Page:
Artillery: May 6, 2004

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The U.S. Army, under pressure from Congress to grow larger, has been offered surplus airmen and sailors. The U.S. Navy and Air Force are letting people go. Just as in the civilian economy, new technology is spreading rapidly in the armed forces. The generals and admirals have not, as in the past, tried to hang on to as many bodies as possible, but have instead raised recruiting standards and moved troops from declining career fields to growing ones. But even with all that, the navy and air force see themselves downsizing over 20,000 sailors and airmen in the next few years. So its been suggested that these surplus troops be given the option to transfer to the army. Actually, this has always been possible, and its not uncommon for people in the armed forces to run into someone who had earlier been in another service. Military recruiters have long been prepared to offer such prior service recruits attractive deals (like keeping all, or most, of their previous rank, as well as their years of service, for retirement purposes.) 

The major difference with the new proposal is that sailors or airmen would not wait until their current enlistment was up before they went to see the army recruiter. No, the army recruiter would come to them and review each sailor or airmans records and qualifications to see what available army jobs they qualified for. So far, this all makes sense. If the army has to expand, and the other services have surplus people, why not make it easier for sailors and airmen to transfer?

There are several immediate problems. First, if the navy and air force no longer had jobs for these folks, what makes you think the army does? The three services share a lot of job categories that are identical (starting with obvious stuff like truck driver, and going on to people who operate satellite communications, or medical, equipment.) Each service also has some unique jobs, like parachute infantry, submarine crewman or fighter pilot. But the majority of people in all the services do jobs that exist, usually with a different name, in the other services. So whats the problem? Well, the people being forced out of the navy and air force are the ones who could not, or would not, qualify for a new job. The army feels like its being tagged as the employer of last resort and the sailors and airmen being fired feel like they are taking a step down. This brings up another issue; service culture differences. Each of the services has a different feel to it. The army is considered the grungiest of all (even the marines are considered spiffier, maybe its the slick dress uniforms they have.)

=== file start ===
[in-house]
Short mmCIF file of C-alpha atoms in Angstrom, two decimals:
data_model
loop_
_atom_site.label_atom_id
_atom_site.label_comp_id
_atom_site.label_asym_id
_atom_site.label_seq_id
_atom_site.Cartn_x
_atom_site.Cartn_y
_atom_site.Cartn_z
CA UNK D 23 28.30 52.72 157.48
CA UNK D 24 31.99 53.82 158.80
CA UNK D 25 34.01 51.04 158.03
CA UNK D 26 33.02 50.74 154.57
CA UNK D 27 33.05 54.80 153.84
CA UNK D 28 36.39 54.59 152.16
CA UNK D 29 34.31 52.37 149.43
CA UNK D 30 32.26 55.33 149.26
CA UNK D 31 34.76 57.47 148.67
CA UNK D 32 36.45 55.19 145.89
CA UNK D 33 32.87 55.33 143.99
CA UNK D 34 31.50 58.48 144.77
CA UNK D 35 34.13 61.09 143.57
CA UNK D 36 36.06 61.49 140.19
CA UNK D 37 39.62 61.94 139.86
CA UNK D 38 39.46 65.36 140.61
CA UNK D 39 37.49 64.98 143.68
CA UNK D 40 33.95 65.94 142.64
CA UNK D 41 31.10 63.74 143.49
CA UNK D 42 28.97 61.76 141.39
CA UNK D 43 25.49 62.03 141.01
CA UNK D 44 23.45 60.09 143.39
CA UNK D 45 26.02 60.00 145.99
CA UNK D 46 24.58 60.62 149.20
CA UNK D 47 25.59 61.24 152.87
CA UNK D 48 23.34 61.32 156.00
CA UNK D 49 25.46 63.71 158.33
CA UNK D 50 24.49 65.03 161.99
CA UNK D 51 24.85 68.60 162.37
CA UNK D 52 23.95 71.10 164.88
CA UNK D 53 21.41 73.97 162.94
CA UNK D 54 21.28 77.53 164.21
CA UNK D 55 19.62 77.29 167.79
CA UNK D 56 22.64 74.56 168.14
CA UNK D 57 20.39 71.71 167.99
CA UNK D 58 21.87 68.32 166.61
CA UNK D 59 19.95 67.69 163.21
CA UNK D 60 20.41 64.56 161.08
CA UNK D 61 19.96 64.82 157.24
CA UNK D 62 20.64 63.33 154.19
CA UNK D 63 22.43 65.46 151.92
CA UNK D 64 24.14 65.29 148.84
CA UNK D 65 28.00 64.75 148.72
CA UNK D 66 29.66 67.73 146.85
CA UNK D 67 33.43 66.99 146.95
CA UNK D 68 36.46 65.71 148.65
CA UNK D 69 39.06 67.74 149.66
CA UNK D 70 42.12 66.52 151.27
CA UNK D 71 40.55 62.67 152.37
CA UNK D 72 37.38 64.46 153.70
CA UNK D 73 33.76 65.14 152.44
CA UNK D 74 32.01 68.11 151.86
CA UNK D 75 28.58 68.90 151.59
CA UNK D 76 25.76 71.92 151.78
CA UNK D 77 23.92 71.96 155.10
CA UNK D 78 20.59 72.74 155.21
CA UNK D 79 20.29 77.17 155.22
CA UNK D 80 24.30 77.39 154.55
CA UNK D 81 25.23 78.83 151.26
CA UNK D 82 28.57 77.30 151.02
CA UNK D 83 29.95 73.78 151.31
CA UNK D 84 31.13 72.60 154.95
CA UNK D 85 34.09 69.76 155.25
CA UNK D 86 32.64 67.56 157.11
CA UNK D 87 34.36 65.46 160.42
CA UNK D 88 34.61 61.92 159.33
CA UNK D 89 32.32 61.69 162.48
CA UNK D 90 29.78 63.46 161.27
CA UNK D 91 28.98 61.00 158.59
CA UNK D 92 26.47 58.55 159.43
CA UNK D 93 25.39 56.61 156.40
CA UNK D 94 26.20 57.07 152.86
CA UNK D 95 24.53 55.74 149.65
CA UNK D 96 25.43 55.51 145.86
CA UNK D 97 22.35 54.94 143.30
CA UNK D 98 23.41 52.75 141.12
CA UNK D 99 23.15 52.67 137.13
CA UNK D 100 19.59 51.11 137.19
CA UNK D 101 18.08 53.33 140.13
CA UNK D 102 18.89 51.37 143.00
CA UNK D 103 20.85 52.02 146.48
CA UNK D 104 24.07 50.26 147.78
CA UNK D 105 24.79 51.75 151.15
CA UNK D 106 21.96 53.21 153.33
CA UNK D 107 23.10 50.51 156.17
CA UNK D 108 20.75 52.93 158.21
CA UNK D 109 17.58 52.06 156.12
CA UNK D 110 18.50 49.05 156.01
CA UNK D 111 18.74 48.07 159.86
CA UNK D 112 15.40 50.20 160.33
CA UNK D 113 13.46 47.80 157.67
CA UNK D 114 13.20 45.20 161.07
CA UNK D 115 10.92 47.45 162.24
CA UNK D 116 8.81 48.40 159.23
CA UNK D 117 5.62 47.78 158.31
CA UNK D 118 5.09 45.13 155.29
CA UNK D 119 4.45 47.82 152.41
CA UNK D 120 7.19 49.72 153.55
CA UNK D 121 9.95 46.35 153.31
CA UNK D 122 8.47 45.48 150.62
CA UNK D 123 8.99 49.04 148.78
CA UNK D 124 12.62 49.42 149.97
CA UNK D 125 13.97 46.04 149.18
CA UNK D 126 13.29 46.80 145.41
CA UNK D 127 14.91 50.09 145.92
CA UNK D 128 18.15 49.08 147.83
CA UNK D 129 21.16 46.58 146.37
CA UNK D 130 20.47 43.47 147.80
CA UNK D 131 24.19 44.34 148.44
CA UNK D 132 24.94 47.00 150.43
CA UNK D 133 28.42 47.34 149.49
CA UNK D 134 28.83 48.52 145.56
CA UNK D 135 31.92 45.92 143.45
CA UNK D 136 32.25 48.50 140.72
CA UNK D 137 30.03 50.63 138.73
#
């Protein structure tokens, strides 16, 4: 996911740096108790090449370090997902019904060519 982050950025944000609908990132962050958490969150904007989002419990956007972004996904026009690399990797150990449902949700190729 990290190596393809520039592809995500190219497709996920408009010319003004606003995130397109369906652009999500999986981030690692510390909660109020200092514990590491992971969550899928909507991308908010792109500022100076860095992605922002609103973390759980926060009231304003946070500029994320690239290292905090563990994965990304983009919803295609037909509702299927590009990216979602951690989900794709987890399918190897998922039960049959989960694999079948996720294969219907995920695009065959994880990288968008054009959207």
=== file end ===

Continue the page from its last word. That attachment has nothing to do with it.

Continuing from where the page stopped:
However, it might work. The sailors and airmen being shown the door might be willing to try out the army. Many of these folks are career people, who want to serve twenty years and get that pension. As for the lifestyle differences, the reality is that most soldiers work and live in conditions not much different than the other services. Its true that the air force generally has a higher standard of living, but sailors live pretty cramped and constrained lives when they are at sea. However the moneys the same in all the services, and the army always had a reputation of being easier to make rank (get promoted) in. Thats because of the higher turnover in the army. The army says that if there were a transfer program, they would set up a special transition training program of a few weeks to cover the combat skills the army imparts in its basic training, but the air force and navy does not. This transition training could also impart the special customs and habits of the army. There are a lot of little differences.

Even without a special transfer deal, any of these displaced sailors and airmen will still be able to go visit an army recruiter and apply for a job.

 


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